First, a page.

If it is difficult to disconnect the infected systems from the network, power them down to prevent the further spread of the ransomware. Before doing this, remember that this could lead to loss of evidence of an attack or even valuable data. We advise victims to take photographs of the ransomware message before turning the system off so they can be shared with cybersecurity experts, legal authorities, and local law enforcement agencies.
Once the infected systems have been isolated, identify the kind of files or data stored on them. Based on the critical assets list, prioritize restoration and recovery of infected resources. The top priority should be to recover systems that contribute to revenue generation, keep the business running, keep client information secure, and other critical resources.
Make a list of systems that don’t seem to be impacted. These can be deprioritized to be recovered and restored later. The main focus should be on recovering critical system resources that will enable the business to resume its activities.
After the initial response, it is important to inform all the stakeholders about the attack. The stakeholders include IT service providers, cyber insurance companies, business leaders and law enforcement agencies (FBI, CISA or MI-ISAC).
Sometimes business owners may think that paying the ransom will recover their data and systems, and that is what hackers want them to do. According to the latest reports, in 92% of cases, paying the ransom did not result in the company getting all of their data back.
Before deciding to pay the ransom or keep information about the attack private, read the following section to know what not to do in case attacked by ransomware.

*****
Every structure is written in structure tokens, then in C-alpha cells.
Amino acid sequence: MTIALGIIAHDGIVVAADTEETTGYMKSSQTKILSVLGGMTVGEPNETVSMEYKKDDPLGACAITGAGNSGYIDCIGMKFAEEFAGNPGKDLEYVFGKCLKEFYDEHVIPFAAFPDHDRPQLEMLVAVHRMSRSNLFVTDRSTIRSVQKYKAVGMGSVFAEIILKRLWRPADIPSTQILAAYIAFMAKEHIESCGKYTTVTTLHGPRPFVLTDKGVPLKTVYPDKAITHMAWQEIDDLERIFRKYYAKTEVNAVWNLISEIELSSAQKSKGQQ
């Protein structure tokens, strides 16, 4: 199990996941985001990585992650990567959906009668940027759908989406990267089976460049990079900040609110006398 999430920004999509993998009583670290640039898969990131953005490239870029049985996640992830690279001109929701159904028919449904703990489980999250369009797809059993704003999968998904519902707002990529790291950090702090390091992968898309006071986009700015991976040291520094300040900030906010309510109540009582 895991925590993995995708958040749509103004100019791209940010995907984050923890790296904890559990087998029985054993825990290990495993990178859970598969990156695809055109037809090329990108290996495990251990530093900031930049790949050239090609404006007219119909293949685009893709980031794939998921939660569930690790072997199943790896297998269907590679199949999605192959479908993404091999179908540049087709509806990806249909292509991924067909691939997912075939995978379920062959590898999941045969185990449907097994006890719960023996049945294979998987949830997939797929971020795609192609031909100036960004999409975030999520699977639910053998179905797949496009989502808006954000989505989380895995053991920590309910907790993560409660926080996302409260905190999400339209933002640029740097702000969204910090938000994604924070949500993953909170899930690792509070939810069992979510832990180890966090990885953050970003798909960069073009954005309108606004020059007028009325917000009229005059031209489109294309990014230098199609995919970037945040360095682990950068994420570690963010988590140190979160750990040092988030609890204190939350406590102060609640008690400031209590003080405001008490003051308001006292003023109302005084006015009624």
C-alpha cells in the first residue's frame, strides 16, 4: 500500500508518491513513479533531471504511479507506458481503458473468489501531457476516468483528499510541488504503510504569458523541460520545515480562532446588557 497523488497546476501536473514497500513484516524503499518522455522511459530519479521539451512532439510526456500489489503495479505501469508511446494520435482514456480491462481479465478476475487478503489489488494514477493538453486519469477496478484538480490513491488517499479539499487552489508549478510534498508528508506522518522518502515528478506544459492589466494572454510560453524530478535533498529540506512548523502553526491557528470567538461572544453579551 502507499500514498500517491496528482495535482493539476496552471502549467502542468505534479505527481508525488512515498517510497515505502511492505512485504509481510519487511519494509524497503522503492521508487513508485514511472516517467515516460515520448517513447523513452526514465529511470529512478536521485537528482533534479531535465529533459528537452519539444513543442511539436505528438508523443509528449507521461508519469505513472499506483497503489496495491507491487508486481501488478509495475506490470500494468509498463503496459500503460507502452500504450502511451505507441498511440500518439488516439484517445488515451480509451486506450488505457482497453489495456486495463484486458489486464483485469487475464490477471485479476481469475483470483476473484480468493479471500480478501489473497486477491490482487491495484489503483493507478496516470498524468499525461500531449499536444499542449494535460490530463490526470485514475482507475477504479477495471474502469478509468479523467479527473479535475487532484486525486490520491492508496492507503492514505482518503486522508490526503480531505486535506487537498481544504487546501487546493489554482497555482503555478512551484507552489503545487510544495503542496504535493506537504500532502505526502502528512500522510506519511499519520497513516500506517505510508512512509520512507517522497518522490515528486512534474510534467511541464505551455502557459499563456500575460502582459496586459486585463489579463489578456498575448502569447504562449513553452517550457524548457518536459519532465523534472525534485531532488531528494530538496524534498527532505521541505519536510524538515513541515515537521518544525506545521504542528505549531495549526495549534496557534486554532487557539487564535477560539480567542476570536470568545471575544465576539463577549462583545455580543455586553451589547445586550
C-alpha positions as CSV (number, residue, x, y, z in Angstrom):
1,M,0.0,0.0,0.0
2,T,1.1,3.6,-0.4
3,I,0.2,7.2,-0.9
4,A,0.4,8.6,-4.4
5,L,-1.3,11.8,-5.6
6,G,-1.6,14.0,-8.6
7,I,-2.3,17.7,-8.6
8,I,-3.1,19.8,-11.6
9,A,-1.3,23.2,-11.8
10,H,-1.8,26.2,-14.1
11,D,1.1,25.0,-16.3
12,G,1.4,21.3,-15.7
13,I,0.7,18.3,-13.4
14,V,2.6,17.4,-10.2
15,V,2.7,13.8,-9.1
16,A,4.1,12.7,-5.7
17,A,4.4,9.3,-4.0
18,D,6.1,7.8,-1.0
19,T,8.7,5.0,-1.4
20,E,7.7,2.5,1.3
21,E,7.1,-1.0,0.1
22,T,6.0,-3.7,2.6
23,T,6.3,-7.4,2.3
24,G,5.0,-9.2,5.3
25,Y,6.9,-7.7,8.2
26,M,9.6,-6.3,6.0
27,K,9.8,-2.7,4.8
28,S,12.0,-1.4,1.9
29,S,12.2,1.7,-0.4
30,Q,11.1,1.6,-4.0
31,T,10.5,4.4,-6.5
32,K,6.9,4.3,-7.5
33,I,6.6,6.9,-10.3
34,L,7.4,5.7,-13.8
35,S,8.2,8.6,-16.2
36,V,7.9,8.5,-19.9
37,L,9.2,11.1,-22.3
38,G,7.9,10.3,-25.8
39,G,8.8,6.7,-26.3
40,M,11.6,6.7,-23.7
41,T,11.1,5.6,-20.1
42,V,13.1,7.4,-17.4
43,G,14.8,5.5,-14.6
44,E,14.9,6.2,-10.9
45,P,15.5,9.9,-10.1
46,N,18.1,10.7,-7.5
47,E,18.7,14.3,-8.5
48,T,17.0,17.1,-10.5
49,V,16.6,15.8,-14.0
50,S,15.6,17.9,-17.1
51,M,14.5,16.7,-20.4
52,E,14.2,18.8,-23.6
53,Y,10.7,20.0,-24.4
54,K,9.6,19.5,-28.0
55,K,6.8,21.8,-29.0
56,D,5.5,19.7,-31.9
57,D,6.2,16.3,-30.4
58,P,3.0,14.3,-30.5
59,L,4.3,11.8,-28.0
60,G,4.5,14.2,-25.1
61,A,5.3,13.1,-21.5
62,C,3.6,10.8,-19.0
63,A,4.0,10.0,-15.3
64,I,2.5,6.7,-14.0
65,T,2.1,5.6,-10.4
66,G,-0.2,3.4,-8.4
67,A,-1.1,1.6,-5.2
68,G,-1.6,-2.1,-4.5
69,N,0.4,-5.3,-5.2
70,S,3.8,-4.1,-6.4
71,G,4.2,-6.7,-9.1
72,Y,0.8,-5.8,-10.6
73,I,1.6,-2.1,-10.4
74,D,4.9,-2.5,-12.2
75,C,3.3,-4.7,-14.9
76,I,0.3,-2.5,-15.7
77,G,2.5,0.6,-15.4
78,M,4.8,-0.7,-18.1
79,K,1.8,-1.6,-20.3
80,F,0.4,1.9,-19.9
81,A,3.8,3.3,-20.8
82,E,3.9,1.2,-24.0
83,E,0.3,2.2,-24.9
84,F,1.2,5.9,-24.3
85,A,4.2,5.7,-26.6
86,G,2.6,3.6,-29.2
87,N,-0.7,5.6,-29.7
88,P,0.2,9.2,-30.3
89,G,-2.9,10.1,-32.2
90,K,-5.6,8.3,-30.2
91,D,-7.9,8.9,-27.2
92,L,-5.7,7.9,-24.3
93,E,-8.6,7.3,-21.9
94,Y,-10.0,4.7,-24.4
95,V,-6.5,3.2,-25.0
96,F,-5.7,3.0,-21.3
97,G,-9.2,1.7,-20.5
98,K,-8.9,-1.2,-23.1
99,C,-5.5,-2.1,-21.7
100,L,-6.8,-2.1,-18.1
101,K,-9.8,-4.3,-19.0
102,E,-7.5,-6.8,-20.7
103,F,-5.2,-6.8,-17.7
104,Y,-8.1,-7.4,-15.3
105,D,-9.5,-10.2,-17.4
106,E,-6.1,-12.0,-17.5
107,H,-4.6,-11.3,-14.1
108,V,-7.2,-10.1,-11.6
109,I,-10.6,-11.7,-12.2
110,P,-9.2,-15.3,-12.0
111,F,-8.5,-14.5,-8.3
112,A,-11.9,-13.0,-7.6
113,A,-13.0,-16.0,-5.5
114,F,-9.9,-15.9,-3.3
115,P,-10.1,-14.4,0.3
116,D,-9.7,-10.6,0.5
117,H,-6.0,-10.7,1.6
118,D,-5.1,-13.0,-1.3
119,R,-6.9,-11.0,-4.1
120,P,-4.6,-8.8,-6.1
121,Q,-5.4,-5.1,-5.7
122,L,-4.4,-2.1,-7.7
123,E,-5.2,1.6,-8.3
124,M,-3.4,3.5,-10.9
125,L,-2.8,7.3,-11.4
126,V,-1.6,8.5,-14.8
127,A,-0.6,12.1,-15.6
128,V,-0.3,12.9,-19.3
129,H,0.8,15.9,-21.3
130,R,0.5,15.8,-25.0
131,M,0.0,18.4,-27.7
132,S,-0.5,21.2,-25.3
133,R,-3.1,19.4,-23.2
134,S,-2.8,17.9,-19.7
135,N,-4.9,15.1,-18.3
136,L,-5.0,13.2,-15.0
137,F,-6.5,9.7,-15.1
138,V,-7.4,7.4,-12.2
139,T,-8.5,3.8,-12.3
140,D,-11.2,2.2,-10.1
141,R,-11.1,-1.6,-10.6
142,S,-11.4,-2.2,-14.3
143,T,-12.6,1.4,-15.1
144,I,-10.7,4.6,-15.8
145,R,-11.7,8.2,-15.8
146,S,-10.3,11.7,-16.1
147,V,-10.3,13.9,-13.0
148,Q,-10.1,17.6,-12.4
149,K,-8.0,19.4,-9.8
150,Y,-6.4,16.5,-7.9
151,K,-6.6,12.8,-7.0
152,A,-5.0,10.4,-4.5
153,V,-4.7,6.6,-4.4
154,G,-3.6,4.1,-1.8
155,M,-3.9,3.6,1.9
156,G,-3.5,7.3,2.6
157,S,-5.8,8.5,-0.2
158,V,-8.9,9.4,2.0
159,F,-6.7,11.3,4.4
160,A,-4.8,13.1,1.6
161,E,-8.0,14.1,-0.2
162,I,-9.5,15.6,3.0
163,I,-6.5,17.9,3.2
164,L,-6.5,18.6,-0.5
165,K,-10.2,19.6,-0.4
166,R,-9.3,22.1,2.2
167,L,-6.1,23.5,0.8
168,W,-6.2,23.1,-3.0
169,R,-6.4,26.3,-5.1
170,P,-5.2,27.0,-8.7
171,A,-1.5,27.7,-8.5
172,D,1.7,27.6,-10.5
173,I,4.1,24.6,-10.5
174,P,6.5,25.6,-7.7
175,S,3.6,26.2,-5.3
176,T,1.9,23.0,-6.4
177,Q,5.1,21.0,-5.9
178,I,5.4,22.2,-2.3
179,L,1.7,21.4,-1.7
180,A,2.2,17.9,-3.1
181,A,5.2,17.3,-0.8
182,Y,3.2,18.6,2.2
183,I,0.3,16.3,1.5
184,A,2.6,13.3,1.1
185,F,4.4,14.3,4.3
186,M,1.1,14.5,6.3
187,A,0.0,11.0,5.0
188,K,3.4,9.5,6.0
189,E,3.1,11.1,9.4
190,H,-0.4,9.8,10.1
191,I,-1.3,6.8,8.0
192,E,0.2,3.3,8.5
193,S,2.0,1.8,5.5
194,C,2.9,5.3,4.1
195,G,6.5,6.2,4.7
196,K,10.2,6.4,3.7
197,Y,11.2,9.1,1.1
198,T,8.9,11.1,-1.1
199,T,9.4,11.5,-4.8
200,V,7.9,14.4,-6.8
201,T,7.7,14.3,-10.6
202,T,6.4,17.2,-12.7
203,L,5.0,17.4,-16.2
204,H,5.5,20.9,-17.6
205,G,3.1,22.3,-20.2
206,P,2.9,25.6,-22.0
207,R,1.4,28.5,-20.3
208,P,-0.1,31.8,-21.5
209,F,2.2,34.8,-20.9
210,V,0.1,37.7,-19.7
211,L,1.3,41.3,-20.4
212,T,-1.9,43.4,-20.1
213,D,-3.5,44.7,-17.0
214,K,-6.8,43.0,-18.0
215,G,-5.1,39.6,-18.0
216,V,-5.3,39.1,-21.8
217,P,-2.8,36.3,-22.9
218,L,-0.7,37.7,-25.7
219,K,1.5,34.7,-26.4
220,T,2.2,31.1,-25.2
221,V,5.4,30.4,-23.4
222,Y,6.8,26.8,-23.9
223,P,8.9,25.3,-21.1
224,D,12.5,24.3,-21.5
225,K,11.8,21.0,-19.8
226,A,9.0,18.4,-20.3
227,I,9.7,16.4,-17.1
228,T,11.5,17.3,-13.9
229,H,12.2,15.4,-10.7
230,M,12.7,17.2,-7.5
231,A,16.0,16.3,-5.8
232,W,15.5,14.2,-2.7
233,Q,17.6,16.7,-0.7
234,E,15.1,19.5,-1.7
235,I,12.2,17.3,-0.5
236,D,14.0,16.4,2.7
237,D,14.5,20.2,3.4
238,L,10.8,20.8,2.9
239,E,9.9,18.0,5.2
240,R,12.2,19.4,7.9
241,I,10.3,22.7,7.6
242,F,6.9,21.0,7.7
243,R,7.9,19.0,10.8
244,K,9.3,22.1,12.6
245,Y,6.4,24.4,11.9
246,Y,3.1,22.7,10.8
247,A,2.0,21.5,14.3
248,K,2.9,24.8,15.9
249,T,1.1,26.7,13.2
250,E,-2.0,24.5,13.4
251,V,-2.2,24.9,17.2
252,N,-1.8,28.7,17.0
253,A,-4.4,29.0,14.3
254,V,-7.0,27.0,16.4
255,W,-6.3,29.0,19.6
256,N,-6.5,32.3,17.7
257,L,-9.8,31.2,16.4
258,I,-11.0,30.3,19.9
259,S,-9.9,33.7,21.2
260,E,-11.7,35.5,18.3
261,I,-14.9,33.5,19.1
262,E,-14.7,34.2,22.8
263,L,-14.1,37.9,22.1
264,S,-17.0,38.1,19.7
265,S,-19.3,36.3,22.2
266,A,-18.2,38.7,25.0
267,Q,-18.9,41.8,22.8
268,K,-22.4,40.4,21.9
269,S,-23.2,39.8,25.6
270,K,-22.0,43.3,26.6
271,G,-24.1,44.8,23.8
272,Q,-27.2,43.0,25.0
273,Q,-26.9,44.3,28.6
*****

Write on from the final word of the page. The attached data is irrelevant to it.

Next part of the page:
Damaged reputation and diminished client trust is at risk during an attack. The fear associated with keeping the attack hidden sometimes causes businesses to avoid contacting cybersecurity experts and legal authorities. While the concern is understandable, ransomware actors know this and take advantage of this fear.
While organizations may be tempted to pay the ransom right away, attackers always give victims some days to transfer the money. Use this time to determine the damage that has been done, because many times, even after paying the ransom, companies fail to recover 100% of their data. CISA, MS-ISAC, and other law enforcement agencies strictly recommend against paying the ransom.
Paying the ransom should be only the last option. We are dealing with criminals. Regardless of the fact that the data is retrieved or the system gets unlocked after paying the ransom, every time a ransom is paid, it makes ransomware actors more powerful and confident about performing future attacks.
Ransomware may be a major threat, but recovering from an attack is possible. Scheduling periodical backups, conducting employee training, and securing the systems can help prevent the chance of a ransomware attack.
228 Grimes St. Eugene, OR 97402
Business Hours: Monday – Friday 7am-5pm PST
Contact us by phone at (541) 683-5000 for afterhours support.
Office closed for New Year’s, Memorial Day, Independence Day, Labor day, Thanksgiving, and Christmas
© 2021 All rights reserved